Originally posted by Grimis
    It will be interesting to see how this plays out. Probably won't have too much of a political effect, but still interesting nonetheless.


You can't just say something is interesting and post a link/story. Haven't you read the new "the-w rules."

http://the-w.com/ thread.php/id=19685&page=1#232422
DrDirt
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#4 Posted on 23.4.04 1833.35
Reposted on: 23.4.11 1835.59
Having just heard a report on this, it plays out to more than Kerry. People like Daschle for instance. And the US Catholic Church has a tendency to be a bit of a maverick re the Vatican.

(edited by DrDirt on 23.4.04 1835)
JayJayDean
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#5 Posted on 23.4.04 1840.41
Reposted on: 23.4.11 1844.24
I* assume the pols who are pro-the-inappropriate-touching-of-teenage-boys will still be eligible to receive communion.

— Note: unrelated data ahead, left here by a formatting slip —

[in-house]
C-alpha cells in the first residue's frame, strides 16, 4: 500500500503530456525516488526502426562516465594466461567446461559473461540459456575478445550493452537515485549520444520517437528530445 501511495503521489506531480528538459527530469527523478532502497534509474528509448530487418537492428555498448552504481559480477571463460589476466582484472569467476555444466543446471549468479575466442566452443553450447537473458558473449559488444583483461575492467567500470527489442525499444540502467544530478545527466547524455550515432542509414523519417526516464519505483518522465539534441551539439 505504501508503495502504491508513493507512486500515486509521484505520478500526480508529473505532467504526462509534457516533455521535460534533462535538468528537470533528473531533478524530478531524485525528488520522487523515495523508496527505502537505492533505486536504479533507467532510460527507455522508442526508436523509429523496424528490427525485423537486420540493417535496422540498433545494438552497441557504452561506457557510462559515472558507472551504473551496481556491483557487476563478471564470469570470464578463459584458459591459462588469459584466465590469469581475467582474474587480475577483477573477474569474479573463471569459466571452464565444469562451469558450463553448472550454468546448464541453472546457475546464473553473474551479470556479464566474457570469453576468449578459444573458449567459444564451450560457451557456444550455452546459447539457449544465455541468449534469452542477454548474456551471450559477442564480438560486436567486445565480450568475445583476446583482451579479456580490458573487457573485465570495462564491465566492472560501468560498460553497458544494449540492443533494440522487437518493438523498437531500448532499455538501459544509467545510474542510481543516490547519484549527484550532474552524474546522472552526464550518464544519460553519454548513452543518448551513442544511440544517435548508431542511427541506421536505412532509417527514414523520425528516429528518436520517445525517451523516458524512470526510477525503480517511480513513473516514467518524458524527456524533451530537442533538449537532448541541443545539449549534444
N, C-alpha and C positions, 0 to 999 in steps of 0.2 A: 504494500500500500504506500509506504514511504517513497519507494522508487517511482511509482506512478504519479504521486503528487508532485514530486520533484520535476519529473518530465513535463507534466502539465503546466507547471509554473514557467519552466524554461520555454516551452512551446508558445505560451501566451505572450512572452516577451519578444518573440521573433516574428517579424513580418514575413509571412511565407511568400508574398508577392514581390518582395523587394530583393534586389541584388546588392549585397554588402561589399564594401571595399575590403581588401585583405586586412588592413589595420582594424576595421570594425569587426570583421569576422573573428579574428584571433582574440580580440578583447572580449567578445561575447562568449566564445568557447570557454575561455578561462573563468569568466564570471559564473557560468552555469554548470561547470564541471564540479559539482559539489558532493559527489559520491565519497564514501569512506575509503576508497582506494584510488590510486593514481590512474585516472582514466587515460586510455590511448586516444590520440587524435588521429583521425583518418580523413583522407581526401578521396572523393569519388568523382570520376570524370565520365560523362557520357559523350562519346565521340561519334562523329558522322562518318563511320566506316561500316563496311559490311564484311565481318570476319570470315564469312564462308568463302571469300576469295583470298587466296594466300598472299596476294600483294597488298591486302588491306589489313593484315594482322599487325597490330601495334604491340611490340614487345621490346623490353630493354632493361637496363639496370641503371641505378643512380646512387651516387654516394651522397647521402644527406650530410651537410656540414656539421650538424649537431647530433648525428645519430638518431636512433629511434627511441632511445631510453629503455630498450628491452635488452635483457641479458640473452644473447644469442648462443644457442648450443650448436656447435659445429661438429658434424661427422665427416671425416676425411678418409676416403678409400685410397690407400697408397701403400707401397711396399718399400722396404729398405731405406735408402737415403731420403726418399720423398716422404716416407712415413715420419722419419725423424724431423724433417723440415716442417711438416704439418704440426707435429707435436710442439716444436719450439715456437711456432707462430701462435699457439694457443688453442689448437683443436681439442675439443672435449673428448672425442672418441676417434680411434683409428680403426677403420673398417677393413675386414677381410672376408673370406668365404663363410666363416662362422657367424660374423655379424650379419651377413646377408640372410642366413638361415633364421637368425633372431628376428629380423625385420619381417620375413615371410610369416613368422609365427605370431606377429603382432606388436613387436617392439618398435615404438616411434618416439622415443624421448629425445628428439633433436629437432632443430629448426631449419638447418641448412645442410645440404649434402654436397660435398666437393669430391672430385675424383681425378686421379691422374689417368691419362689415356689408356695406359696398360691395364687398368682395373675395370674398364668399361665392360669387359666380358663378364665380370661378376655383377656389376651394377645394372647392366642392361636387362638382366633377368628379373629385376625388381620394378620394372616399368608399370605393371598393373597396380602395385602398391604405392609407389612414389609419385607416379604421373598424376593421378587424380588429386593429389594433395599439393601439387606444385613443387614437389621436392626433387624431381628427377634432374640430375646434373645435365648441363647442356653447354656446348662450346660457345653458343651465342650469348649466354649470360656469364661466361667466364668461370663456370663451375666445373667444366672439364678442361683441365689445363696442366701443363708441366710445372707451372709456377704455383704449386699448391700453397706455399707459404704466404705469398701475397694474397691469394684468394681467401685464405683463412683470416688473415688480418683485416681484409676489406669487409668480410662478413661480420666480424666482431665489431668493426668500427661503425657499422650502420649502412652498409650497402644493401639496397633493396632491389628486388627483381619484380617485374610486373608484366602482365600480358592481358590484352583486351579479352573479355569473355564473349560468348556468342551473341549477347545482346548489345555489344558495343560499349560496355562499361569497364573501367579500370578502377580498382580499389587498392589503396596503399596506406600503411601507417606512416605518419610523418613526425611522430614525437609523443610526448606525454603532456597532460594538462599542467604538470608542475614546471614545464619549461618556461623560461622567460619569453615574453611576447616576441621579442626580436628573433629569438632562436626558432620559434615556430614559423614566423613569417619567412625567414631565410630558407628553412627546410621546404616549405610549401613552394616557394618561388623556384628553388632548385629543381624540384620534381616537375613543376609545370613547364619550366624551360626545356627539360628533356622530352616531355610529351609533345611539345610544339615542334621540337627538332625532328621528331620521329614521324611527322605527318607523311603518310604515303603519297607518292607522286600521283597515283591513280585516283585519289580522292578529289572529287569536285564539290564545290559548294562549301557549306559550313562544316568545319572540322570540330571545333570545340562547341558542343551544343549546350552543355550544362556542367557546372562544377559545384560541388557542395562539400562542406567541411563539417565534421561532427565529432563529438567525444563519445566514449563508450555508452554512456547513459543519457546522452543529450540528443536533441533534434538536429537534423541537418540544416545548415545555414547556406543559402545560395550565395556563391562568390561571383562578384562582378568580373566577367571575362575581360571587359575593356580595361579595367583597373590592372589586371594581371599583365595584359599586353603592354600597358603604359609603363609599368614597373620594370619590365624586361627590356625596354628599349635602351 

(*who is Catholic)
ScreamingHeadGuy
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#6 Posted on 23.4.04 1842.27
Reposted on: 23.4.11 1844.35
Good. What's the point of belonging to a religion if you're just going to flaunt its tenents? Although, personally, I think it's been too long since we've had a good ol' high-profile excommunicating.
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#7 Posted on 23.4.04 2225.52
Reposted on: 23.4.11 2227.24
    Originally posted by ScreamingHeadGuy
    Good. What's the point of belonging to a religion if you're just going to flaunt its tenents? Although, personally, I think it's been too long since we've had a good ol' high-profile excommunicating.